June 2015
Volume 56, Issue 7
Free
ARVO Annual Meeting Abstract  |   June 2015
Ultra-Widefield Imaging of Vitreoretinal Pathology in the Setting of the Boston Keratoprosthesis
Author Affiliations & Notes
  • Daniel L Kornberg
    Ophthalmology, Weill Cornell Medical College, New York, NY
  • Nicolas A Yannuzzi
    Ophthalmology, Weill Cornell Medical College, New York, NY
  • Michael A Klufas
    Ophthalmology, Weill Cornell Medical College, New York, NY
  • Donald J D'Amico
    Ophthalmology, Weill Cornell Medical College, New York, NY
  • Szilard Kiss
    Ophthalmology, Weill Cornell Medical College, New York, NY
  • Footnotes
    Commercial Relationships Daniel Kornberg, None; Nicolas Yannuzzi, None; Michael Klufas, None; Donald D'Amico, None; Szilard Kiss, Optos (C)
  • Footnotes
    Support None
Investigative Ophthalmology & Visual Science June 2015, Vol.56, 3082. doi:
  • Views
  • Share
  • Tools
    • Alerts
      ×
      This feature is available to Subscribers Only
      Sign In or Create an Account ×
    • Get Citation

      Daniel L Kornberg, Nicolas A Yannuzzi, Michael A Klufas, Donald J D'Amico, Szilard Kiss; Ultra-Widefield Imaging of Vitreoretinal Pathology in the Setting of the Boston Keratoprosthesis. Invest. Ophthalmol. Vis. Sci. 2015;56(7 ):3082.

      Download citation file:


      © ARVO (1962-2015); The Authors (2016-present)

      ×
  • Supplements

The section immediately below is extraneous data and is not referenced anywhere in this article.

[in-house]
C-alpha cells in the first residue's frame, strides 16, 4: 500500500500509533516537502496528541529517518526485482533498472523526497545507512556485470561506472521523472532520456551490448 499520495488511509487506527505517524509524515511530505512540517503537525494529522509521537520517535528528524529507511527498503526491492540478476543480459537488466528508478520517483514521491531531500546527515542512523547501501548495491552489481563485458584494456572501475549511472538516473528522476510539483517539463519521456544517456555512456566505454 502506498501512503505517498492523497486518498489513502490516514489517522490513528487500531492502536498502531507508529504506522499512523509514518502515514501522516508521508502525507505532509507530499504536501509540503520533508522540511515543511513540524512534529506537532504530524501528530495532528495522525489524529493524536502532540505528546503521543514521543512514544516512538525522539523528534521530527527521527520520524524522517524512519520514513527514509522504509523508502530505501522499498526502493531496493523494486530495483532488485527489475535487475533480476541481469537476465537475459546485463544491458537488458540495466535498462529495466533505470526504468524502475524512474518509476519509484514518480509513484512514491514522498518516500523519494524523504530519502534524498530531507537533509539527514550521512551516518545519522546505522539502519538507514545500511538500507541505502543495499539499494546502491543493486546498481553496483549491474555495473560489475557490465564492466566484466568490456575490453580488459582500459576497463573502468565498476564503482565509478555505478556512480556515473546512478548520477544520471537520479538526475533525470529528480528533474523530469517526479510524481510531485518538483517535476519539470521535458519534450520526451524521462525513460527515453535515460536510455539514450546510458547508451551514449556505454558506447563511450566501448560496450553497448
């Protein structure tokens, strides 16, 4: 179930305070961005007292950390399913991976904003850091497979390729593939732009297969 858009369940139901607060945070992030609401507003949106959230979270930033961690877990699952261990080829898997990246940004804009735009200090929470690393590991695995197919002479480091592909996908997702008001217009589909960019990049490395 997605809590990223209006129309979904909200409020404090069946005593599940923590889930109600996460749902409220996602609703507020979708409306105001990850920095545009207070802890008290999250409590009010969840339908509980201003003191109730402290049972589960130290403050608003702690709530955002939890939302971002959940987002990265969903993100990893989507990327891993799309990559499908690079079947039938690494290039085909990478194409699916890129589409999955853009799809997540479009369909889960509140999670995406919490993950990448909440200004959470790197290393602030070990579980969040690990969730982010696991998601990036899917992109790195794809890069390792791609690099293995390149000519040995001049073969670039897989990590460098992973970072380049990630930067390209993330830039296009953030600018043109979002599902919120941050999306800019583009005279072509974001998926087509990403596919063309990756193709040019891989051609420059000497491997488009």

Abstract

Purpose: To evaluate the ability to image vitreoretinal pathology through the Boston Keratoprosthesis using the Optos P200Tx ultra-widefield (UWF) scanning laser ophthalmoscope (SLO).

Methods: A retrospective chart review was conducted of patients who underwent Boston type I keratoprosthesis implantation. Charts were reviewed for UWF imaging conducted of vitreoretinal complications which developed after KPro implantation. The ultra-widefield images were examined to evaluate for the visibility of the vitreoretinal complications.

Results: In the 6 cases with vitreoretinal complications, all vitreoretinal pathology found on clinical examination was detectable using the Optos system. The ultra-widefield imaging detected the following vitreoretinal pathologies in KPro eyes: retinal hemorrhage, epiretinal membrane, retinal detachment, proliferative diabetic retinopathy, choroidal folds, and choroidal detachment. In all eyes evaluated, sufficient macular detail and resolution out to 200-degrees of the fundus were achieved for diagnosis of vitreoretinal conditions.

Conclusions: Ultra-widefield imaging provides a high-resolution view of the posterior pole and periphery despite the limitations of imaging through the Boston type I keratoprosthesis. Detection and documentation of vitreoretinal complications in the setting of a permanent keratoprosthesis may be enhanced by the use of UWF imaging.

×
×

This PDF is available to Subscribers Only

Sign in or purchase a subscription to access this content. ×

You must be signed into an individual account to use this feature.

×